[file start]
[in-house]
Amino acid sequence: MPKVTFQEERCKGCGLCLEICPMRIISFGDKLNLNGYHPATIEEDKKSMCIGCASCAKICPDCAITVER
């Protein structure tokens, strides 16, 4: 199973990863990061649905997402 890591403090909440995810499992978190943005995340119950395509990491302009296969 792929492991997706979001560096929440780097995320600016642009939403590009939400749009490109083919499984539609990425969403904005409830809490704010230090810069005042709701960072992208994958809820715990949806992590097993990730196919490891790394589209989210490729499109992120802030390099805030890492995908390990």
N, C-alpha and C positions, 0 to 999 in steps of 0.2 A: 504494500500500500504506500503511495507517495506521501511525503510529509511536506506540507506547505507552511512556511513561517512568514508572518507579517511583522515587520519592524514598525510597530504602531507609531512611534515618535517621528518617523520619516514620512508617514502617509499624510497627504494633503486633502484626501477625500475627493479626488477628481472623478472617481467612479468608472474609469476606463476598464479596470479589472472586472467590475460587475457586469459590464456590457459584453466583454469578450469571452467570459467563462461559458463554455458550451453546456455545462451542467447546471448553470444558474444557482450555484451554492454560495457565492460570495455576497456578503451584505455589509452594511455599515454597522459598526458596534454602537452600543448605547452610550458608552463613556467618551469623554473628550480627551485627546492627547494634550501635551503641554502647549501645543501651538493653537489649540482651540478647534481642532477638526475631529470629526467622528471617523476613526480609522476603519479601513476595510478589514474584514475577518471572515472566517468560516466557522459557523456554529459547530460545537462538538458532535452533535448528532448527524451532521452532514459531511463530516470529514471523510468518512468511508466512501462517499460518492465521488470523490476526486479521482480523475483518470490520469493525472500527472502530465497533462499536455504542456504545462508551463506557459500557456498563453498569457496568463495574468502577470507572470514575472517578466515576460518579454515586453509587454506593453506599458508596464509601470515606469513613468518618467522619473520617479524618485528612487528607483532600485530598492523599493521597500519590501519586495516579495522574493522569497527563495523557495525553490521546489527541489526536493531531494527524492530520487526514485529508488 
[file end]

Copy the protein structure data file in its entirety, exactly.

[in-house]
Amino acid sequence: MPKVTFQEERCKGCGLCLEICPMRIISFGDKLNLNGYHPATIEEDKKSMCIGCASCAKICPDCAITVER
């Protein structure tokens, strides 16, 4: 199973990863990061649905997402 890591403090909440995810499992978190943005995340119950395509990491302009296969 792929492991997706979001560096929440780097995320600016642009939403590009939400749009490109083919499984539609990425969403904005409830809490704010230090810069005042709701960072992208994958809820715990949806992590097993990730196919490891790394589209989210490729499109992120802030390099805030890492995908390990």
N, C-alpha and C positions, 0 to 999 in steps of 0.2 A: 504494500500500500504506500503511495507517495506521501511525503510529509511536506506540507506547505507552511512556511513561517512568514508572518507579517511583522515587520519592524514598525510597530504602531507609531512611534515618535517621528518617523520619516514620512508617514502617509499624510497627504494633503486633502484626501477625500475627493479626488477628481472623478472617481467612479468608472474609469476606463476598464479596470479589472472586472467590475460587475457586469459590464456590457459584453466583454469578450469571452467570459467563462461559458463554455458550451453546456455545462451542467447546471448553470444558474444557482450555484451554492454560495457565492460570495455576497456578503451584505455589509452594511455599515454597522459598526458596534454602537452600543448605547452610550458608552463613556467618551469623554473628550480627551485627546492627547494634550501635551503641554502647549501645543501651538493653537489649540482651540478647534481642532477638526475631529470629526467622528471617523476613526480609522476603519479601513476595510478589514474584514475577518471572515472566517468560516466557522459557523456554529459547530460545537462538538458532535452533535448528532448527524451532521452532514459531511463530516470529514471523510468518512468511508466512501462517499460518492465521488470523490476526486479521482480523475483518470490520469493525472500527472502530465497533462499536455504542456504545462508551463506557459500557456498563453498569457496568463495574468502577470507572470514575472517578466515576460518579454515586453509587454506593453506599458508596464509601470515606469513613468518618467522619473520617479524618485528612487528607483532600485530598492523599493521597500519590501519586495516579495522574493522569497527563495523557495525553490521546489527541489526536493531531494527524492530520487526514485529508488 